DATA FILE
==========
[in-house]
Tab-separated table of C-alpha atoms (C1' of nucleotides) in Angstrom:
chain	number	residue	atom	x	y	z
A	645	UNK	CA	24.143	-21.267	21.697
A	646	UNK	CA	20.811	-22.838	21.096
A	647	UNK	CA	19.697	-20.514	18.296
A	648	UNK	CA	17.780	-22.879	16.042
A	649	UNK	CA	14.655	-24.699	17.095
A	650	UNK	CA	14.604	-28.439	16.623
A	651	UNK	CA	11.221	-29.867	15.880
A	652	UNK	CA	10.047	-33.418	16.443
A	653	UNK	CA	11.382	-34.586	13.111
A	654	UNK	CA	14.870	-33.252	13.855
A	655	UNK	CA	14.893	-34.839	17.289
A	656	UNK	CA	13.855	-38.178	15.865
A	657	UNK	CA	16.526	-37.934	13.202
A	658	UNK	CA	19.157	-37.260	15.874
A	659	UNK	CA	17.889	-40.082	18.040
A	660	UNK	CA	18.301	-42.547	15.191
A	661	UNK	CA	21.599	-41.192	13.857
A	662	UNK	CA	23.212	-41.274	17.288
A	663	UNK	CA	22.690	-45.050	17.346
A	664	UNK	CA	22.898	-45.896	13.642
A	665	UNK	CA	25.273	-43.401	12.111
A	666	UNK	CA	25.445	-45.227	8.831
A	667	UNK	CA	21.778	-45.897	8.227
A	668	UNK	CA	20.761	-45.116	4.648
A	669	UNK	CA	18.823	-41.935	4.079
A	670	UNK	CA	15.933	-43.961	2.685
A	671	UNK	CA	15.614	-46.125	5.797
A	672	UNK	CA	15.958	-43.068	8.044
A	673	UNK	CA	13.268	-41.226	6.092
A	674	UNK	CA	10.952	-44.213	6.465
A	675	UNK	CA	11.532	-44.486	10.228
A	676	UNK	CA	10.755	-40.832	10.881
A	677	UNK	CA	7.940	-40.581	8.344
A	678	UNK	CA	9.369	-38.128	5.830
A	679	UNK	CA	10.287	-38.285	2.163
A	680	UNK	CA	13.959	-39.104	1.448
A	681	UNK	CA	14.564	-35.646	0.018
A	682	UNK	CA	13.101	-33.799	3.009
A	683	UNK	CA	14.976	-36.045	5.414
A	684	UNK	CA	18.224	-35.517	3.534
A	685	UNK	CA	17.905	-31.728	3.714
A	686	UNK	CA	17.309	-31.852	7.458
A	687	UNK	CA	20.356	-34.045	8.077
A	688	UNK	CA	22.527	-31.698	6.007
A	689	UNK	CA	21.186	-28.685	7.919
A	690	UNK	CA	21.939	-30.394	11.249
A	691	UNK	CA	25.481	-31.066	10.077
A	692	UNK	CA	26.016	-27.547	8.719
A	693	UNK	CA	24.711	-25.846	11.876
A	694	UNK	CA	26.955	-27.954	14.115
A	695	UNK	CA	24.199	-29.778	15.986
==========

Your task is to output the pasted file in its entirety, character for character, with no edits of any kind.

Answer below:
[in-house]
Tab-separated table of C-alpha atoms (C1' of nucleotides) in Angstrom:
chain	number	residue	atom	x	y	z
A	645	UNK	CA	24.143	-21.267	21.697
A	646	UNK	CA	20.811	-22.838	21.096
A	647	UNK	CA	19.697	-20.514	18.296
A	648	UNK	CA	17.780	-22.879	16.042
A	649	UNK	CA	14.655	-24.699	17.095
A	650	UNK	CA	14.604	-28.439	16.623
A	651	UNK	CA	11.221	-29.867	15.880
A	652	UNK	CA	10.047	-33.418	16.443
A	653	UNK	CA	11.382	-34.586	13.111
A	654	UNK	CA	14.870	-33.252	13.855
A	655	UNK	CA	14.893	-34.839	17.289
A	656	UNK	CA	13.855	-38.178	15.865
A	657	UNK	CA	16.526	-37.934	13.202
A	658	UNK	CA	19.157	-37.260	15.874
A	659	UNK	CA	17.889	-40.082	18.040
A	660	UNK	CA	18.301	-42.547	15.191
A	661	UNK	CA	21.599	-41.192	13.857
A	662	UNK	CA	23.212	-41.274	17.288
A	663	UNK	CA	22.690	-45.050	17.346
A	664	UNK	CA	22.898	-45.896	13.642
A	665	UNK	CA	25.273	-43.401	12.111
A	666	UNK	CA	25.445	-45.227	8.831
A	667	UNK	CA	21.778	-45.897	8.227
A	668	UNK	CA	20.761	-45.116	4.648
A	669	UNK	CA	18.823	-41.935	4.079
A	670	UNK	CA	15.933	-43.961	2.685
A	671	UNK	CA	15.614	-46.125	5.797
A	672	UNK	CA	15.958	-43.068	8.044
A	673	UNK	CA	13.268	-41.226	6.092
A	674	UNK	CA	10.952	-44.213	6.465
A	675	UNK	CA	11.532	-44.486	10.228
A	676	UNK	CA	10.755	-40.832	10.881
A	677	UNK	CA	7.940	-40.581	8.344
A	678	UNK	CA	9.369	-38.128	5.830
A	679	UNK	CA	10.287	-38.285	2.163
A	680	UNK	CA	13.959	-39.104	1.448
A	681	UNK	CA	14.564	-35.646	0.018
A	682	UNK	CA	13.101	-33.799	3.009
A	683	UNK	CA	14.976	-36.045	5.414
A	684	UNK	CA	18.224	-35.517	3.534
A	685	UNK	CA	17.905	-31.728	3.714
A	686	UNK	CA	17.309	-31.852	7.458
A	687	UNK	CA	20.356	-34.045	8.077
A	688	UNK	CA	22.527	-31.698	6.007
A	689	UNK	CA	21.186	-28.685	7.919
A	690	UNK	CA	21.939	-30.394	11.249
A	691	UNK	CA	25.481	-31.066	10.077
A	692	UNK	CA	26.016	-27.547	8.719
A	693	UNK	CA	24.711	-25.846	11.876
A	694	UNK	CA	26.955	-27.954	14.115
A	695	UNK	CA	24.199	-29.778	15.986